Today in North Korea there are around 1.5 million mobile phone users, mainly concentrated in the capital city of Pyongyang. These phones can do nearly as much as you might an expect of an early smartphone from around 2008: apart having no internet access, they can take pictures, play music and, of course, make calls. However, these are not the functions for which some North Koreans are reportedly falling in love with cellphones. This is because mobile phones in North Korea serve a far more brilliant purpose: they are the most reliable source of light in a dark world.
Kim Sung-man is from Pyongyang and left North Korea in 2012. He recently explained,
The most common thing after water is a power cut. So a torch is a necessary thing in North Korea. If you don’t have one, you can’t do anything after sunset. Ever since mobile phones were introduced, people have been carrying them instead of lugging around a separate torch. Besides, batteries are hard to obtain, and ordinary torches are only used when absolutely necessary. Phones are not only more compact, but can be recharged and don’t require new batteries.
In Pyongyang, power cuts can often occur in the subway system. With the subway system having been built 100 meters underground in order to be used as a bomb shelter in the event of war, it turns pitch dark during a power cut. As such, it is said that the most popular passengers are the ones who get their mobile phones out. “You don’t take out a torch anymore – that’s considered old fashioned”, explained Sung-man.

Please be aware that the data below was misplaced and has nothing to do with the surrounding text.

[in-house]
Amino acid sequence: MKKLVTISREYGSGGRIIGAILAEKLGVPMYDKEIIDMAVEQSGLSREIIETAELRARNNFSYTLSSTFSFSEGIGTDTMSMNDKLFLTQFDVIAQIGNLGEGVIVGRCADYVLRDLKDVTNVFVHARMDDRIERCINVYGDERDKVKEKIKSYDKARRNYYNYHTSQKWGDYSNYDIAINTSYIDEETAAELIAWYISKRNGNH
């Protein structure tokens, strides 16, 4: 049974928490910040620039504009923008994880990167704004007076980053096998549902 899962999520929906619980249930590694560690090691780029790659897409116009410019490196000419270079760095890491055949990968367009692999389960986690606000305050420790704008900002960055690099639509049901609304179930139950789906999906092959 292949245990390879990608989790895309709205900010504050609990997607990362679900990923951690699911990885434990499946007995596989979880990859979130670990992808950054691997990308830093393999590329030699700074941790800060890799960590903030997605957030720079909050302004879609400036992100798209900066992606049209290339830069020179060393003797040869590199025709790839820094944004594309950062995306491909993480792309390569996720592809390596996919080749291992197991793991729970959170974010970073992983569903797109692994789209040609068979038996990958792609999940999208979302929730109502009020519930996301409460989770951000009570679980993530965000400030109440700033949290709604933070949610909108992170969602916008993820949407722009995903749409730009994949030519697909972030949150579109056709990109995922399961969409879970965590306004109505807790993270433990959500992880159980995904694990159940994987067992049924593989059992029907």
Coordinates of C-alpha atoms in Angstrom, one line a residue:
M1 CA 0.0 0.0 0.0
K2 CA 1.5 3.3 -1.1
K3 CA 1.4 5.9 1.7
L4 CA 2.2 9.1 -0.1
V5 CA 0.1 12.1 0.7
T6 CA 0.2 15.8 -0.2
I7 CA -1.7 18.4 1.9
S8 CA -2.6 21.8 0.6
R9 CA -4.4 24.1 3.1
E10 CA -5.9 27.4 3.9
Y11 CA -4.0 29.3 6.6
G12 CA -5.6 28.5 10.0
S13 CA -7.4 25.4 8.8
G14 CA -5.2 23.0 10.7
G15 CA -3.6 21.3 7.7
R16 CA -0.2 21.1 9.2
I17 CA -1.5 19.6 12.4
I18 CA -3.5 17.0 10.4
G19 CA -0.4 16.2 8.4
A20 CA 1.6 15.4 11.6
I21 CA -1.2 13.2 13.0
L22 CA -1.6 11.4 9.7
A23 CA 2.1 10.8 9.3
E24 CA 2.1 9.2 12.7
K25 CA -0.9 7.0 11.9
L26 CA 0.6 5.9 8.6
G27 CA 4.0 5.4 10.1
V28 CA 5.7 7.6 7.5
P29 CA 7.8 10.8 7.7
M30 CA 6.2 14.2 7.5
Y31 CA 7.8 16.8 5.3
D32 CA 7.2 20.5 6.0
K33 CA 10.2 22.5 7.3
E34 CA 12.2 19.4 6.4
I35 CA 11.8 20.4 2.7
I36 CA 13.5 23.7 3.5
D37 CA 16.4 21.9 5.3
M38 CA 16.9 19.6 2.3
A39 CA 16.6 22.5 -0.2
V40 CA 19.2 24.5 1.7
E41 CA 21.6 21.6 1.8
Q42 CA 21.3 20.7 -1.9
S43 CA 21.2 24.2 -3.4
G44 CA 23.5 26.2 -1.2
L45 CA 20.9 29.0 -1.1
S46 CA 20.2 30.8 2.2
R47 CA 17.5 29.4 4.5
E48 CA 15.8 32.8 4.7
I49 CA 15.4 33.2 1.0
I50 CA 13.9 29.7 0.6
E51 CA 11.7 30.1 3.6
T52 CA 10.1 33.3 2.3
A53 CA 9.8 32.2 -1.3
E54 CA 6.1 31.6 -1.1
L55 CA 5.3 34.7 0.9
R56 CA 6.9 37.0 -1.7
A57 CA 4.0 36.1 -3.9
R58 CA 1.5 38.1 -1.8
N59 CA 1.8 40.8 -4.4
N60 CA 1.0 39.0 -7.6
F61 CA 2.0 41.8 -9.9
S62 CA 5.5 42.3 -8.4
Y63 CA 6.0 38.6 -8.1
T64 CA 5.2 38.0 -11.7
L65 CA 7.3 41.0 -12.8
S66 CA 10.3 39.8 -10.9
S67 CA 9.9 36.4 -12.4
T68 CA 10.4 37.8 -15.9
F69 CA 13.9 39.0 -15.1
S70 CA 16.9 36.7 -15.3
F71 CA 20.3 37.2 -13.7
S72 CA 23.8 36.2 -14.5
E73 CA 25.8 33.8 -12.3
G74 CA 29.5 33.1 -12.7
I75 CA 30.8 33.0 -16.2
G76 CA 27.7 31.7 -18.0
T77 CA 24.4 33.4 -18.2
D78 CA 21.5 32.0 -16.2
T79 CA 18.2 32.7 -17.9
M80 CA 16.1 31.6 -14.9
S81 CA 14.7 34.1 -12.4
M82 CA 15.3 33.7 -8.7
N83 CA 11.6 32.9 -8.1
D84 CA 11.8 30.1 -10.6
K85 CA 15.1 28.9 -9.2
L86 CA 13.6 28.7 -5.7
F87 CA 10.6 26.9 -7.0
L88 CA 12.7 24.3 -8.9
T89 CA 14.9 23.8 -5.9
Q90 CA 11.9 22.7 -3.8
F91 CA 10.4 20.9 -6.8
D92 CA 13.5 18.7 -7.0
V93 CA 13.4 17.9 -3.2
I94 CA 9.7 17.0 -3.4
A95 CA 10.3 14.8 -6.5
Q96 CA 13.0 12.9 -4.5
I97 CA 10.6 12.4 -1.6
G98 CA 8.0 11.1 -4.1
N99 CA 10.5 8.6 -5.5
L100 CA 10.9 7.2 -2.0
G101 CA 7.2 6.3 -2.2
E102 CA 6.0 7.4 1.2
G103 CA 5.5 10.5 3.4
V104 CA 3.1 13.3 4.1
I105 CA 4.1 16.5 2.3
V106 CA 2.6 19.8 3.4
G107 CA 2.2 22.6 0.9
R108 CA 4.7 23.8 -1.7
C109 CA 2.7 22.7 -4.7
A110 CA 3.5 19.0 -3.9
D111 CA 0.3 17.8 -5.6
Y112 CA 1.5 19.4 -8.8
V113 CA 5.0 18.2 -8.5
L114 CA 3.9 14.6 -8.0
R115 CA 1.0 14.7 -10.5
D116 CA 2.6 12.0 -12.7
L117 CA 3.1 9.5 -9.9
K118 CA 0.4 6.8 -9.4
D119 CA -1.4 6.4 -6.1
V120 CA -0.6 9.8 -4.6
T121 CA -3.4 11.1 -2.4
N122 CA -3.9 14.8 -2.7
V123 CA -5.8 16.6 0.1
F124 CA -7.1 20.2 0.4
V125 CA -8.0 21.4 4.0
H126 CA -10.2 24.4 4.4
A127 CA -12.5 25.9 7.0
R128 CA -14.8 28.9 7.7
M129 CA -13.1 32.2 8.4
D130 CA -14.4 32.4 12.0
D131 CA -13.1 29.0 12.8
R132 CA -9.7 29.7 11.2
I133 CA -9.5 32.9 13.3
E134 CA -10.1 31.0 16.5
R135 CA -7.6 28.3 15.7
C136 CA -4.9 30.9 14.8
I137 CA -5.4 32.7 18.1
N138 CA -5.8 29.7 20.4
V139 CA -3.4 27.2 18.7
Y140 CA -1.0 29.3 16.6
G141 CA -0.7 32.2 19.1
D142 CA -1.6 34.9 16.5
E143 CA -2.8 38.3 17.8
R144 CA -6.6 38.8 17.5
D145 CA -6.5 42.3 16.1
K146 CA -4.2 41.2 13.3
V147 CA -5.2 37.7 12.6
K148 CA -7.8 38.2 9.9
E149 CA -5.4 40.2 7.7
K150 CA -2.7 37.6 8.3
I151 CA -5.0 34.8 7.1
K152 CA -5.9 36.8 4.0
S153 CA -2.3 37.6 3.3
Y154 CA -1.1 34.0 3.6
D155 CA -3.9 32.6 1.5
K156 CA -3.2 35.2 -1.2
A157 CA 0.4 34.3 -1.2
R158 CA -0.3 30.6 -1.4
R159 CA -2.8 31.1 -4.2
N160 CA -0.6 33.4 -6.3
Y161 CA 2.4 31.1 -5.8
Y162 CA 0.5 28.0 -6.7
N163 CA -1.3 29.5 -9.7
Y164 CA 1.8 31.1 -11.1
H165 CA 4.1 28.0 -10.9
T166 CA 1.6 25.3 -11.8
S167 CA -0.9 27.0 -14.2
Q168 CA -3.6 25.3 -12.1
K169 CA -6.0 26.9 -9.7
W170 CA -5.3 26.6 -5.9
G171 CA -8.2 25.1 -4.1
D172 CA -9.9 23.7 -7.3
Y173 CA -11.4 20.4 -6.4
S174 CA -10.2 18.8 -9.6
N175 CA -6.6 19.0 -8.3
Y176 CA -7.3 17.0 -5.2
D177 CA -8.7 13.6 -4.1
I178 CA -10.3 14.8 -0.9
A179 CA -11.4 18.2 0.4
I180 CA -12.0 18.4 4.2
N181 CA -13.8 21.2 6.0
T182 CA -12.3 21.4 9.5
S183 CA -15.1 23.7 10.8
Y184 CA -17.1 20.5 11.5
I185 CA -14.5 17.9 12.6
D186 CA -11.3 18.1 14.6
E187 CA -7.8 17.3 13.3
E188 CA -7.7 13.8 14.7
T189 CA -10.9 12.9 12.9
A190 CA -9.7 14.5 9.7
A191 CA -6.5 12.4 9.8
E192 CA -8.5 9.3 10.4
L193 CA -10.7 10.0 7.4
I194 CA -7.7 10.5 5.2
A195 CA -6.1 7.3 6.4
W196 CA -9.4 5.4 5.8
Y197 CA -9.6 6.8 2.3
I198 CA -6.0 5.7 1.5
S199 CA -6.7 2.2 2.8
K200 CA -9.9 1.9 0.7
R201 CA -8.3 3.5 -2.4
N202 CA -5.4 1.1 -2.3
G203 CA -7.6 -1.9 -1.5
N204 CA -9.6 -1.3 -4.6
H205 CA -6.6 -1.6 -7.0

Perhaps some North Koreans like to see the primary function of mobile phones as torches because they don’t see the other functions of a phone as attractive or useful as foreigners might. Sung-man finishes by saying, “Calls are not cheap, and there’s not much good news to share anyway.” Yet the bright light of the smartphone screen is different: “It is a mark of your life being better than others without a phone, as well as a symbol of North Korea’s future prosperity.”
This tangible desire for light is reminiscent of the effort made to illuminate newly built luxury apartments in the Mansudae area of Pyongyang, pictured above. The outside lights are blinding neon, which are obviously not for the benefit of its residents, but rather for those looking up to the residents. What little electricity there exists in North Korea is used for show rather than practical illumination. This is why when modern cell phone technology arrives in North Korea closely monitored society, it is perceived by some North Koreans first as a torch and a phone second.
With credits to New Focus International.
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